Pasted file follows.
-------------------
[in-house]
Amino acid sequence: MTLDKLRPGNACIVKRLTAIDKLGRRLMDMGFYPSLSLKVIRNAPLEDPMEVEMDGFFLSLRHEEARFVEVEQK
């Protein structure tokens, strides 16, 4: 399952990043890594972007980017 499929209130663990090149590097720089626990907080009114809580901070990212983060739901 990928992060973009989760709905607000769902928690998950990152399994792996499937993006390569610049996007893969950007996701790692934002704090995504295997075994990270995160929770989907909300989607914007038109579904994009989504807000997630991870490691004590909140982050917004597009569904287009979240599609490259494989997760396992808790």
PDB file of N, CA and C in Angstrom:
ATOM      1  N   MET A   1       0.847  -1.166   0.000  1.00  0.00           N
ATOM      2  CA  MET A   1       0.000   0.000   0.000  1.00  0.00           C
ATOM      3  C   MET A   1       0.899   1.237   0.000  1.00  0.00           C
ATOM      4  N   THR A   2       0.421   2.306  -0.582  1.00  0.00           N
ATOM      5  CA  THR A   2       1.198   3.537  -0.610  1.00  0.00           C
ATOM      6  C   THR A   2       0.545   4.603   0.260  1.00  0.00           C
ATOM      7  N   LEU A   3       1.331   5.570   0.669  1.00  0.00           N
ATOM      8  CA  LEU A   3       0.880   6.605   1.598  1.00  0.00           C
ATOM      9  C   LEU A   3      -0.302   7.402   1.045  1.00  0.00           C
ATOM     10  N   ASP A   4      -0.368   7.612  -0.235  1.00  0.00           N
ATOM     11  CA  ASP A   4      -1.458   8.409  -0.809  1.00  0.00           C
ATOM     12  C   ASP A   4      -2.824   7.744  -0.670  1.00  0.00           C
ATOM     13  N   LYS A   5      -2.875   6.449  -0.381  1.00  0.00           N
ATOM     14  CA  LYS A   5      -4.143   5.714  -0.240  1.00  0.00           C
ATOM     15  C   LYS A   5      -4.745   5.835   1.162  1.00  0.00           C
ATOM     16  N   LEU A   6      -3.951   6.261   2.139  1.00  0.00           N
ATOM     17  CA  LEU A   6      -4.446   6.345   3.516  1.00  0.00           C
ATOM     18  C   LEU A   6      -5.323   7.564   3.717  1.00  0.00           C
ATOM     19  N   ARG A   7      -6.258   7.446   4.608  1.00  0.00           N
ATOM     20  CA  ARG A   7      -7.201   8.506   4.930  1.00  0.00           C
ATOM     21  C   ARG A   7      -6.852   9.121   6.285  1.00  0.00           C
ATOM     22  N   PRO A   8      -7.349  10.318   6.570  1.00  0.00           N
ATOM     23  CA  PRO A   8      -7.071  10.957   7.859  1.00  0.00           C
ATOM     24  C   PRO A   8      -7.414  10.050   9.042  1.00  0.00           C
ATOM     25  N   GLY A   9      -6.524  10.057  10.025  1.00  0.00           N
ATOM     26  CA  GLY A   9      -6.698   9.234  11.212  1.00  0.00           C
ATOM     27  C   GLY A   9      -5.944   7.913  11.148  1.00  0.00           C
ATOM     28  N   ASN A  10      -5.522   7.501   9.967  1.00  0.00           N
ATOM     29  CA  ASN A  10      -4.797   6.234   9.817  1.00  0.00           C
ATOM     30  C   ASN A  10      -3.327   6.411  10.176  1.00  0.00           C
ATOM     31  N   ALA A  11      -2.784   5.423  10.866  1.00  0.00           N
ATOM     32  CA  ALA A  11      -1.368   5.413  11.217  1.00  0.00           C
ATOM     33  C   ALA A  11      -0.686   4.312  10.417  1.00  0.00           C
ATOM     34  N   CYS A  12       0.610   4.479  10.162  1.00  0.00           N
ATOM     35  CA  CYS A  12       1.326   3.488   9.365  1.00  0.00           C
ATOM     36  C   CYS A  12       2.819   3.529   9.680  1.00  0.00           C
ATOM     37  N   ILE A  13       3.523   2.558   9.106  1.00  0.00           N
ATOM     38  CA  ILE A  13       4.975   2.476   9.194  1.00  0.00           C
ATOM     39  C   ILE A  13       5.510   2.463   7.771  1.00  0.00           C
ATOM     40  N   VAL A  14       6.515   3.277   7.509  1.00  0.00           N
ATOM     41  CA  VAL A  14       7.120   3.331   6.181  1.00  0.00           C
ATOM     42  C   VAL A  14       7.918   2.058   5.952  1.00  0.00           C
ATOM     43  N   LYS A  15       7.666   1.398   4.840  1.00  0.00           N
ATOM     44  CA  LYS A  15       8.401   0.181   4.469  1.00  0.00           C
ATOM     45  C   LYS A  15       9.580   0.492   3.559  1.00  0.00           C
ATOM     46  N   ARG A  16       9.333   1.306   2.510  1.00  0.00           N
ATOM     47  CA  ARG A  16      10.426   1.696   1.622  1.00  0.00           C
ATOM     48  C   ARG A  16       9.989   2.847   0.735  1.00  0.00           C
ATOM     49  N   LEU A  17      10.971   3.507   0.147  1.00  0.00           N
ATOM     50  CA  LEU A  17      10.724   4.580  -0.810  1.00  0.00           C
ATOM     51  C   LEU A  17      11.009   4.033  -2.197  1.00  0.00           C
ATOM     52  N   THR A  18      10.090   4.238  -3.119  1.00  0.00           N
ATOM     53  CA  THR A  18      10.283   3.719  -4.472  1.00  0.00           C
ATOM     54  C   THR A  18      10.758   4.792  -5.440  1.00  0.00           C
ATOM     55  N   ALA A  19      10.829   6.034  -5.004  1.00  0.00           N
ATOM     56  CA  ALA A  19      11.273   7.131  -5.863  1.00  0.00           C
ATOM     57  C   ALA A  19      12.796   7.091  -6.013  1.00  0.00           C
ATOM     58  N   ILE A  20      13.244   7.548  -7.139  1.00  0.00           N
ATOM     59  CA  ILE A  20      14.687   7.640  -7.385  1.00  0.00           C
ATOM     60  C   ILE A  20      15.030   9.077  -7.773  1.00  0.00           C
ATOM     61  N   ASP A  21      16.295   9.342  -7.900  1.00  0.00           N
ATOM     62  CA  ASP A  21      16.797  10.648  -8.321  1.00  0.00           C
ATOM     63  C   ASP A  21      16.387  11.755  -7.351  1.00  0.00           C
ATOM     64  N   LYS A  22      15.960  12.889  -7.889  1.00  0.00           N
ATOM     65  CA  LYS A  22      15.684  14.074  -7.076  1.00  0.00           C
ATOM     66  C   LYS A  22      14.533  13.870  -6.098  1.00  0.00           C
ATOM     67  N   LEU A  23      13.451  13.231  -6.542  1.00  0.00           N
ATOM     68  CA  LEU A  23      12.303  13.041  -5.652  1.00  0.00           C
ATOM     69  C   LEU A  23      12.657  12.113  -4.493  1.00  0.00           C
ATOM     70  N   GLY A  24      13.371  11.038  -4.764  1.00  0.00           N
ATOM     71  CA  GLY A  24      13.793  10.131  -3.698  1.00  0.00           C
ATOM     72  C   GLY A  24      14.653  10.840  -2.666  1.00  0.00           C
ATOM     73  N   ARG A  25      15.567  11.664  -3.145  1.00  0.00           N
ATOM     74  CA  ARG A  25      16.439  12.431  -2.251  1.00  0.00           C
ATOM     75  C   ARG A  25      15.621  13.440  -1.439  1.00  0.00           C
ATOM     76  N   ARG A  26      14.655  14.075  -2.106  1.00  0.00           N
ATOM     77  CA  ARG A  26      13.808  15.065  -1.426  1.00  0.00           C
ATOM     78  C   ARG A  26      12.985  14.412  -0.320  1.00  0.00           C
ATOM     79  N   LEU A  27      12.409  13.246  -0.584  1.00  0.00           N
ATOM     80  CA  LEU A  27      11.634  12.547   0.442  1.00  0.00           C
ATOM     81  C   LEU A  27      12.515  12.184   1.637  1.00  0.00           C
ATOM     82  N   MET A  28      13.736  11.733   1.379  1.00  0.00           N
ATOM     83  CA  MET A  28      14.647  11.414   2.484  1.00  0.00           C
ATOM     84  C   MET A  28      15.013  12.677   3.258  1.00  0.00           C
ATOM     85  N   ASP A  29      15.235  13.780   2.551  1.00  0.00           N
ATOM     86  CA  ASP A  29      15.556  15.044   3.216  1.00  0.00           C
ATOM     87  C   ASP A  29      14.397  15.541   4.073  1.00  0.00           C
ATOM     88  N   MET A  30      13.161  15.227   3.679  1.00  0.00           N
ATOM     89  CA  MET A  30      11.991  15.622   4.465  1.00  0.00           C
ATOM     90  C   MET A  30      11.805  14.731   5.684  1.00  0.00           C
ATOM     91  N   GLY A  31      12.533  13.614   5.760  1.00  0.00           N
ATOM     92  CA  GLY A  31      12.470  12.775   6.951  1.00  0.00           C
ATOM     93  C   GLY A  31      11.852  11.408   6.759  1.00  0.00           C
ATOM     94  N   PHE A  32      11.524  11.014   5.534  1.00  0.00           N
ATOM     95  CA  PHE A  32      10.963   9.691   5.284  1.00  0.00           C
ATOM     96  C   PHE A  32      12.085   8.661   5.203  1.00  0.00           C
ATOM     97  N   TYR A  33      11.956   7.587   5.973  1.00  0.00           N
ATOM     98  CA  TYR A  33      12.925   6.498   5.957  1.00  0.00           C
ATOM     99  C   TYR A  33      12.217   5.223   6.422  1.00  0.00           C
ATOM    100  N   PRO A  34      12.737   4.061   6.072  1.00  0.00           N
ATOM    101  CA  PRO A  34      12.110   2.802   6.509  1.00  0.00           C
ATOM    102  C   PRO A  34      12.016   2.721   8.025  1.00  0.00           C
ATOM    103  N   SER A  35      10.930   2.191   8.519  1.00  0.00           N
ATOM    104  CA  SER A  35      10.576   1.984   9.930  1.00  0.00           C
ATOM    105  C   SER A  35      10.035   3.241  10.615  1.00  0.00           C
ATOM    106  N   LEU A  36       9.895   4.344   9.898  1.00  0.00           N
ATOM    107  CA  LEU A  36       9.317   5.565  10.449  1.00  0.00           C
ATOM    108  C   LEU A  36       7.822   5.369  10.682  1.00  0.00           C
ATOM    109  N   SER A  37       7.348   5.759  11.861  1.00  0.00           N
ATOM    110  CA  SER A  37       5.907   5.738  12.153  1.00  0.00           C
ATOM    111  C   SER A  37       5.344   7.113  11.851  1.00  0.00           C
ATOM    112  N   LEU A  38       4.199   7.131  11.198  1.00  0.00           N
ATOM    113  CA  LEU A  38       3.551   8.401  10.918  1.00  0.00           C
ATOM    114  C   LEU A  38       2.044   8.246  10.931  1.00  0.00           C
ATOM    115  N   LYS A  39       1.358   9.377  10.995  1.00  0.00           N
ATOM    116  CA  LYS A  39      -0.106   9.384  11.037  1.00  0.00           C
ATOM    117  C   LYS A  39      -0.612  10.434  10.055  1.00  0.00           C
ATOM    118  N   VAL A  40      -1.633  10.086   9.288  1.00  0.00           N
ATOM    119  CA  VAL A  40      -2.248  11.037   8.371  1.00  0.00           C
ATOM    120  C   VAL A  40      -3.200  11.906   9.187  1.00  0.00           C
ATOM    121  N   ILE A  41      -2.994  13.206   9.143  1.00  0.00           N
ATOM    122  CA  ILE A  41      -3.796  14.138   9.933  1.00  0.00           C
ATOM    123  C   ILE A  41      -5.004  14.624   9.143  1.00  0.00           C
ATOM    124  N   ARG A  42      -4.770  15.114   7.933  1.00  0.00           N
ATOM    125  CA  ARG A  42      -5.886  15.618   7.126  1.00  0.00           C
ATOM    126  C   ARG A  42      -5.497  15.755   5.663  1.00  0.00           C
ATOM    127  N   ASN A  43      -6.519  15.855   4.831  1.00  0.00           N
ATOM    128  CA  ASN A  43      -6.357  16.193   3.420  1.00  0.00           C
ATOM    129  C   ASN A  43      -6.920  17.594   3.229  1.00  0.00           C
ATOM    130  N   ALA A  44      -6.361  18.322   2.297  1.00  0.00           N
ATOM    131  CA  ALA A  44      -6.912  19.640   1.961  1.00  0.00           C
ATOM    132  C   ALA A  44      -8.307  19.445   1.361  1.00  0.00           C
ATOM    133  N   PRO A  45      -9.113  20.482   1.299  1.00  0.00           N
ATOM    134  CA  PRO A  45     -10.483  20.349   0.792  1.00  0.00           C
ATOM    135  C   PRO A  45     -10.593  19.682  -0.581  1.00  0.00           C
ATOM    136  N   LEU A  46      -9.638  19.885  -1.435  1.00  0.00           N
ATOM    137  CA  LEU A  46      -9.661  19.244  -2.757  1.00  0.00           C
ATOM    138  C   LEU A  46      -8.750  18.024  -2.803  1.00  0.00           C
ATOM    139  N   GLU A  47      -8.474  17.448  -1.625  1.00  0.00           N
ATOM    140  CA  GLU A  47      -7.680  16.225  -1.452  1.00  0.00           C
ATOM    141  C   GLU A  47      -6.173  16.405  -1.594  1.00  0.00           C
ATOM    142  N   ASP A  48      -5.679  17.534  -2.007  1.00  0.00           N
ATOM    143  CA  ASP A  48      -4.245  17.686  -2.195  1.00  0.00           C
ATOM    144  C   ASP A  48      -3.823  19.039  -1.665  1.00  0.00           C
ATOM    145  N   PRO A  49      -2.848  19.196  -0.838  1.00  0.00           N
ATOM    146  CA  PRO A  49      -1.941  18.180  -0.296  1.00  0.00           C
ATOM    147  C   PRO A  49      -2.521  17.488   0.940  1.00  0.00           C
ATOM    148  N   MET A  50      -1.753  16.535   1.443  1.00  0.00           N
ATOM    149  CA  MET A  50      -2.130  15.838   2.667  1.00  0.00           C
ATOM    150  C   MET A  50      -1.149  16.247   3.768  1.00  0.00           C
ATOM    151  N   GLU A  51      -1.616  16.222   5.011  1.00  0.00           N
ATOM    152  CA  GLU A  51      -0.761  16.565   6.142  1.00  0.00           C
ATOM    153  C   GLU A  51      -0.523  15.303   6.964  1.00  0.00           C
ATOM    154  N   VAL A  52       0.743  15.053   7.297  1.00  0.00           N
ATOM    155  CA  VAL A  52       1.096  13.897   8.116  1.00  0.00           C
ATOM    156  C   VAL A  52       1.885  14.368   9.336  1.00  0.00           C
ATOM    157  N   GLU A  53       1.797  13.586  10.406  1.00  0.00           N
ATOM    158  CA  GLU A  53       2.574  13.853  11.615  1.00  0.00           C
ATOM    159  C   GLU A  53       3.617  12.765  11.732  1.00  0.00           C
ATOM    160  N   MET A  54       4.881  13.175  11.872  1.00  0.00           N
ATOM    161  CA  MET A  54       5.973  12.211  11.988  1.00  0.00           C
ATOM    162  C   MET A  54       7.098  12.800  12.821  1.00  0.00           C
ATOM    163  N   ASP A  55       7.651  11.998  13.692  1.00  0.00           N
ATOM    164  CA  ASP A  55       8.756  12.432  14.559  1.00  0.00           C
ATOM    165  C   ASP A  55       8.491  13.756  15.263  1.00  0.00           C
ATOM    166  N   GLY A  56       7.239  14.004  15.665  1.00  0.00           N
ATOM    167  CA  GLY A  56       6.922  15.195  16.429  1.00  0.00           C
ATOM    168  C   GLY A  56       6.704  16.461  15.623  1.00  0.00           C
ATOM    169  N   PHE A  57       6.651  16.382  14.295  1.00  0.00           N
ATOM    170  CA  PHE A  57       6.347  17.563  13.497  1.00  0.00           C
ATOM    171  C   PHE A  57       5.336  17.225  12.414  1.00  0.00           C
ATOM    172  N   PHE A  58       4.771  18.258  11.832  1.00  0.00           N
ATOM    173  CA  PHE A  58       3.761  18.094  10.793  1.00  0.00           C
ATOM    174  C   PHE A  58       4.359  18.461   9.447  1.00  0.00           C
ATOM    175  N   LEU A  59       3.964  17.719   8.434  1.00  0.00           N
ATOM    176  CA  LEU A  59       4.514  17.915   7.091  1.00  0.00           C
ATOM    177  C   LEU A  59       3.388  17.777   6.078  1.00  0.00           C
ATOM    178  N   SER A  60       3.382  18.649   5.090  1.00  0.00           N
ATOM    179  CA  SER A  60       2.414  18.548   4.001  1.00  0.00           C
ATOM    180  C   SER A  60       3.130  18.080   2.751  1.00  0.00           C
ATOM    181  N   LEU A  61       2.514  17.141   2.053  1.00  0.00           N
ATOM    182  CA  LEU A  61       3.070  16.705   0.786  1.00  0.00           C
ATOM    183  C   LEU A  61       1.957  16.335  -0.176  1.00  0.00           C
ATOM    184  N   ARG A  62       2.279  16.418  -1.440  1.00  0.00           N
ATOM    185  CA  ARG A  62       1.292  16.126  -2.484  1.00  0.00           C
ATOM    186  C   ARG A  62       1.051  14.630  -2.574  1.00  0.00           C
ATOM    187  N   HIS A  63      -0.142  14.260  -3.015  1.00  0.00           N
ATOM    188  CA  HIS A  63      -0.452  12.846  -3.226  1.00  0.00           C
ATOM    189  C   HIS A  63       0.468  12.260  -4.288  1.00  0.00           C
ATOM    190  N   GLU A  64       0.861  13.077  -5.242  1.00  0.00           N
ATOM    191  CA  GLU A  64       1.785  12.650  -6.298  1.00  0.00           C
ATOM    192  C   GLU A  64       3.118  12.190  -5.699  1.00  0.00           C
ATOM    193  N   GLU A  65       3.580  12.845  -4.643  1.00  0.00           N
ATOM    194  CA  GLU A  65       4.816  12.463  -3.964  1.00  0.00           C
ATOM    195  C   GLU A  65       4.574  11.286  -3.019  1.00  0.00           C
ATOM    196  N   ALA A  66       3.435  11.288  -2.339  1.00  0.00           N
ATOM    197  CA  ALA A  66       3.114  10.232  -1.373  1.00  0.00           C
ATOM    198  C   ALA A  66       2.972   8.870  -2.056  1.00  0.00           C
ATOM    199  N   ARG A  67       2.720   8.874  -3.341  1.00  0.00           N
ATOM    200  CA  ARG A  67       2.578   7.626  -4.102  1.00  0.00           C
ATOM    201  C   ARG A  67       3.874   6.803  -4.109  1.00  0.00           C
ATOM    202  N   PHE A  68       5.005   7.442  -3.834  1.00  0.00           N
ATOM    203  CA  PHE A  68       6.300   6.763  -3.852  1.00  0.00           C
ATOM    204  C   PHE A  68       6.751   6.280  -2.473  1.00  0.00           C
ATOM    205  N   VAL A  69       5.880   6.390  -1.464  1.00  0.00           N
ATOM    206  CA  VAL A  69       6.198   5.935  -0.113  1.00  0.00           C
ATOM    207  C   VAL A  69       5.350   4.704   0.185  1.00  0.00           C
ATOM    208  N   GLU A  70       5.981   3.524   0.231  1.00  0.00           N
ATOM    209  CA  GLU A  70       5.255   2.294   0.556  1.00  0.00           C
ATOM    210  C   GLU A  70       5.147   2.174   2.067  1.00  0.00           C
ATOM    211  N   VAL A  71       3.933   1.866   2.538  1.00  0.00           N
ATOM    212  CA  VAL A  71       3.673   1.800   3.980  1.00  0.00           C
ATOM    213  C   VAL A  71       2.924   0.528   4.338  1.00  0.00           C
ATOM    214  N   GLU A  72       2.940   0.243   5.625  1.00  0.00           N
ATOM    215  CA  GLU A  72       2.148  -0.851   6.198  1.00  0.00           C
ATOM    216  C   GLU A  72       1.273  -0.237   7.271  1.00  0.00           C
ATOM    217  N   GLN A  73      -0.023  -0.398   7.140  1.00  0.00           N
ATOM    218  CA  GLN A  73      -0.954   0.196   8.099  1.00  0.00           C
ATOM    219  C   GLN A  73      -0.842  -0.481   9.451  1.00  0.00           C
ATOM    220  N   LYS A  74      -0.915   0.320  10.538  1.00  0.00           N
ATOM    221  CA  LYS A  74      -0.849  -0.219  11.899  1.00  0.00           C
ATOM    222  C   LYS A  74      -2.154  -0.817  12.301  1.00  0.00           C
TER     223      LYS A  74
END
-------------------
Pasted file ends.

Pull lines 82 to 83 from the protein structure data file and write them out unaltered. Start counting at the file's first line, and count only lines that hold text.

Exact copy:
ATOM     78  C   ARG A  26      12.985  14.412  -0.320  1.00  0.00           C
ATOM     79  N   LEU A  27      12.409  13.246  -0.584  1.00  0.00           N